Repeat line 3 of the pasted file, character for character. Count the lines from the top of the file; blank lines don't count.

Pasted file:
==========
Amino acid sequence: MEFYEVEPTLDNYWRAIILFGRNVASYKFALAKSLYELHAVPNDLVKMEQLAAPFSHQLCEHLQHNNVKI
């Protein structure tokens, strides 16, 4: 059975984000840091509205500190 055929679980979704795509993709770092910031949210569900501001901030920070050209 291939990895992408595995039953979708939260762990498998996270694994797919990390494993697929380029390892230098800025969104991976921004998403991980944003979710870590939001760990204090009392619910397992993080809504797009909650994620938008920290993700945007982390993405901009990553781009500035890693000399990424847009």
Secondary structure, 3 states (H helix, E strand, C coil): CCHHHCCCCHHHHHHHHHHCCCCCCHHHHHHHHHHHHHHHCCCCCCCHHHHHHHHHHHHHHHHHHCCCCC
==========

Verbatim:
Secondary structure, 3 states (H helix, E strand, C coil): CCHHHCCCCHHHHHHHHHHCCCCCCHHHHHHHHHHHHHHHCCCCCCCHHHHHHHHHHHHHHHHHHCCCCC